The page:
来源 ：梧州人才网 2019-12-08 13:09:55|二零一七年六盒彩零五期开奖结果
This article is part of David Leonhardt’s newsletter. You can sign up here to receive it each weekday.
In November, the people of Utah voted to provide health insurance for about 150,000 state residents who lacked it. Last week, Utah’s legislators overruled their own constituents and took away insurance from about 60,000 of those 150,000 people.
The legislators claimed they were trying to save money, but that’s not a credible rationale: The federal government would have covered the bulk of the cost. The true reason — which the legislators weren’t willing to admit publicly — was a philosophical objection to government-provided health insurance.
Utah’s turnabout is the latest worrisome example of politicians rejecting the will of voters.
[Listen to “The Argument” podcast every Thursday morning, with Ross Douthat, Michelle Goldberg and David Leonhardt.]
The offending politicians have been mostly Republican, as they are in Utah. “You see a rising, disturbing trend here of equivocation, if not worse, in the commitment to democratic norms on the part of a growing number of Republicans,” Larry Diamond, a Stanford University democracy expert, told my colleague Ian Prasad Philbrick. “Is this what the Republican Party wants to be? The anti-democracy party?”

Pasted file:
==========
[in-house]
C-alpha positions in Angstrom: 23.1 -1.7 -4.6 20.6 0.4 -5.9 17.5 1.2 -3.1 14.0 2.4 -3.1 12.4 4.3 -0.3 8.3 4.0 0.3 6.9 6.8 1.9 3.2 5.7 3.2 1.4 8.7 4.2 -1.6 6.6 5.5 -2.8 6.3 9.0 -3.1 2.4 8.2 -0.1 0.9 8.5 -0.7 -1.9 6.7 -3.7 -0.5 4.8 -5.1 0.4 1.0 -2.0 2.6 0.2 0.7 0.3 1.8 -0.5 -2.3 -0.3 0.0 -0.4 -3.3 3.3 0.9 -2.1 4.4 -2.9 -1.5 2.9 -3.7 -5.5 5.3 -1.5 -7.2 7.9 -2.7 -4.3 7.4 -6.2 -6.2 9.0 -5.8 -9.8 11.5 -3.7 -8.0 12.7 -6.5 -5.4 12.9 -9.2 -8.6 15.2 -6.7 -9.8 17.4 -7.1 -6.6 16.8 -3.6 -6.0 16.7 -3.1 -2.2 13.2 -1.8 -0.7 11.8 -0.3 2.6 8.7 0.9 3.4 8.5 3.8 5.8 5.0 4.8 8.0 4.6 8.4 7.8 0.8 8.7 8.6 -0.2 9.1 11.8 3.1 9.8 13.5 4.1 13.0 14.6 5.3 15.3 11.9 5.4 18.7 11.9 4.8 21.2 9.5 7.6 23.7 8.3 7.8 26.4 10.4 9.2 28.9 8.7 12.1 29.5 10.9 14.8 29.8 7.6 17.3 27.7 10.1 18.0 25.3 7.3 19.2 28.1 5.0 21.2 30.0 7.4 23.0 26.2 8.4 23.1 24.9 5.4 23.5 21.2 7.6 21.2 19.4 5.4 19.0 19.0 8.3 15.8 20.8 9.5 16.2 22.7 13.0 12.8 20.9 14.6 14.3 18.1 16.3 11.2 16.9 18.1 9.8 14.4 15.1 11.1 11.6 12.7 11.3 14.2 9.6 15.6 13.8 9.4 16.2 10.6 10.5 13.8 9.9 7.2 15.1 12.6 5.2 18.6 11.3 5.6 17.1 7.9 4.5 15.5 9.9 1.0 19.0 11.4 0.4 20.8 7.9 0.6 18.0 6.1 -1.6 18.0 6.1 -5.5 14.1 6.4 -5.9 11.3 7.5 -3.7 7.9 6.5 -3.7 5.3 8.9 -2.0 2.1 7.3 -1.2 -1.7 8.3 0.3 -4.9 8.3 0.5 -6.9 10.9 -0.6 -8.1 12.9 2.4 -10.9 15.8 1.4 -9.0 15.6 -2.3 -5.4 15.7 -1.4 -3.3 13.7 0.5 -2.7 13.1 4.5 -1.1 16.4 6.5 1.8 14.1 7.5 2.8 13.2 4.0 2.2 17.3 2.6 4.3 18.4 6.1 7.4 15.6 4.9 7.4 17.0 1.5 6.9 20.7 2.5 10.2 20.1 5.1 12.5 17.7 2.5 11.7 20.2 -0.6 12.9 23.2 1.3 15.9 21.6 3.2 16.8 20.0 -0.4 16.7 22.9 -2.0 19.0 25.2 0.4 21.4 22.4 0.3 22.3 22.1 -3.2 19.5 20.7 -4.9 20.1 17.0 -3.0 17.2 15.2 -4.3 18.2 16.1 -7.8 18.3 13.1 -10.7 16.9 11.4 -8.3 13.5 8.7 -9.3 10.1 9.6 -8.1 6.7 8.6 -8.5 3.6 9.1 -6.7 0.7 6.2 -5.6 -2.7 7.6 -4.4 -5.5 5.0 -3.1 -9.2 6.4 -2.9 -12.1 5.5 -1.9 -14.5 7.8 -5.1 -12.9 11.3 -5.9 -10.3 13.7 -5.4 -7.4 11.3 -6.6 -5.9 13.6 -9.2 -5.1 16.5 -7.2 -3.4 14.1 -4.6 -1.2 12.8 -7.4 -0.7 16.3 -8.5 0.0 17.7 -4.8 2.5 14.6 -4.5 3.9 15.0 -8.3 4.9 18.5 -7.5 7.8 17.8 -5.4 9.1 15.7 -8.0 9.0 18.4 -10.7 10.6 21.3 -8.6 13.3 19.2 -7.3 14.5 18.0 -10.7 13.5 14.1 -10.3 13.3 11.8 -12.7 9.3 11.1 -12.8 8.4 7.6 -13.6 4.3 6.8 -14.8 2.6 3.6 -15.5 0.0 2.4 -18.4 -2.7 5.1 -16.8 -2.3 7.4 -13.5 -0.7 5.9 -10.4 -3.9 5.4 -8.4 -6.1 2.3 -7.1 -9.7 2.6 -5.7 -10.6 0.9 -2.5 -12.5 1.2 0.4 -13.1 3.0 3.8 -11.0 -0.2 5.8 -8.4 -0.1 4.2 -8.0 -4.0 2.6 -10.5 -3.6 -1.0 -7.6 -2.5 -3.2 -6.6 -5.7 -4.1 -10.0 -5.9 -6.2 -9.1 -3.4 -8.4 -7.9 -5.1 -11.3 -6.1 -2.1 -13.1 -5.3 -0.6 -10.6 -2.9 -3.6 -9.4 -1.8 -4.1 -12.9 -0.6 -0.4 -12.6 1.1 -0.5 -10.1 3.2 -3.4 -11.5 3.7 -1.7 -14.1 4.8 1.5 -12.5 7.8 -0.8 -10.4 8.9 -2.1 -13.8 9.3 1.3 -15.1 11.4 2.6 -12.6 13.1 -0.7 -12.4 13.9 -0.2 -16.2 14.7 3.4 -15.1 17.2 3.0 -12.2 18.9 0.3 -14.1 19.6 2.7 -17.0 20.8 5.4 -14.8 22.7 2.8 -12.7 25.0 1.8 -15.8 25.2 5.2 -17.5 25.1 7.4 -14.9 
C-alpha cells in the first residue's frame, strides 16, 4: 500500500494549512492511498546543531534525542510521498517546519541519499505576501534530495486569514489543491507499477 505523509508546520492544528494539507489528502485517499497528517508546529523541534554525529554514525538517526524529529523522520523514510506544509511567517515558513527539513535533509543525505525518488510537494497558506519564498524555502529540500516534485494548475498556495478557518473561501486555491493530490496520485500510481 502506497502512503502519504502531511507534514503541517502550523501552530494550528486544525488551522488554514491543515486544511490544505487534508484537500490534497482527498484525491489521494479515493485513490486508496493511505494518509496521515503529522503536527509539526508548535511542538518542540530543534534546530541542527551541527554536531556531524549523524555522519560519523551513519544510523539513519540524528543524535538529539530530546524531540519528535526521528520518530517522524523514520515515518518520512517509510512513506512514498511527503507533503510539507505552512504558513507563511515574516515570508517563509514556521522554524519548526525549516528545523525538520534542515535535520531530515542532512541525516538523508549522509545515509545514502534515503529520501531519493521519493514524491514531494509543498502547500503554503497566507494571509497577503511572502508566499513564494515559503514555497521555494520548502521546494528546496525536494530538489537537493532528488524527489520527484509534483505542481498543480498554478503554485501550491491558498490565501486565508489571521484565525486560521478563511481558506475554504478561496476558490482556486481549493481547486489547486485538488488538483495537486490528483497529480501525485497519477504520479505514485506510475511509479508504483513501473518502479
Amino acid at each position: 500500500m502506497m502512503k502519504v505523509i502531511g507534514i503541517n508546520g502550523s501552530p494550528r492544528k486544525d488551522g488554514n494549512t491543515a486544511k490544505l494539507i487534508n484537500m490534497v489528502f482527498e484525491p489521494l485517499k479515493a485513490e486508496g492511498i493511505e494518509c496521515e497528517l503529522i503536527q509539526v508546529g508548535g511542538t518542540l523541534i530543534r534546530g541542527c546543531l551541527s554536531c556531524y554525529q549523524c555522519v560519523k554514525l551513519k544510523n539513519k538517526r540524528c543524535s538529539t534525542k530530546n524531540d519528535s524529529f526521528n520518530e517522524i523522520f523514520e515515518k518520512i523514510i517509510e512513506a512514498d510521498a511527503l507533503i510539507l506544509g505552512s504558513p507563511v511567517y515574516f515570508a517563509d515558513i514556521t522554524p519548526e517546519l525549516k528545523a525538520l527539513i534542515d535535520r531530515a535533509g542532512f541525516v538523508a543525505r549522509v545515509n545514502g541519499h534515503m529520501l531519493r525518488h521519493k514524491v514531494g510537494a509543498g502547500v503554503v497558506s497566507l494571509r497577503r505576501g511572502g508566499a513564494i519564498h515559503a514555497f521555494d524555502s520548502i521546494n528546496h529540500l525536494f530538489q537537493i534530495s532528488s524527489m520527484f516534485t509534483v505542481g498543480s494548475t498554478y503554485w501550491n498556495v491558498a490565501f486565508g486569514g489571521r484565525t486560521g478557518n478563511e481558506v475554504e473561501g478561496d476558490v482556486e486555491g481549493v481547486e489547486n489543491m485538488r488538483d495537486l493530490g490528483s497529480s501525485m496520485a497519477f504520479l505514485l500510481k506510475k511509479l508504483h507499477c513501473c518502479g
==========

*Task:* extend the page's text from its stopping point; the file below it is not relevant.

There has also been one major example of Democratic officials deciding they don’t care what their constituents want: Last year, the city council in the District of Columbia reversed an increase in the minimum wage for tipped workers, even though the ballot initiative approving it had passed with 55 percent of the vote.
City Lab’s Kriston Capps and Sarah Holder have put together a list of state legislatures that have overruled their own voters, including in Idaho, Maine and Michigan. In Missouri, some legislators have pushed to subvert a ballot initiative that would reduce gerrymandering. And in Utah, the legislature has also partly overturned a new law on medical marijuana.
I find that last example especially helpful in thinking through my own view about this trend. I would vote against marijuana legalization, because I think it promotes drug use that damages health. But if my state voted to legalize marijuana in a referendum, I would still be unhappy if the legislature then reversed the result.
A final point: I understand why some political scientists dislike government by ballot initiative. Direct democracy can sometimes create problematic laws. So if a state legislature wanted to reduce the ability of voters to make laws by referendum, I could see arguments in favor of doing so. But that’s very different from undoing the result of a referendum that has already passed.
Sit, Zion, sit.
The most exciting player in college basketball — Duke’s Zion Williamson — suffered a knee injury on Wednesday night, which raised a fascinating question, as Marc Tracy of The Times points out: Should Williamson sit out the rest of the college season, to avoid risk of further injury before he likely turns pro this summer?
“The math behind the argument against Williamson’s returning is simple,” Tracy writes. “Per N.C.A.A. rules, Duke is not compensating Williamson, an 18-year-old freshman, beyond a scholarship and the related costs of studying at, and playing for, the university.”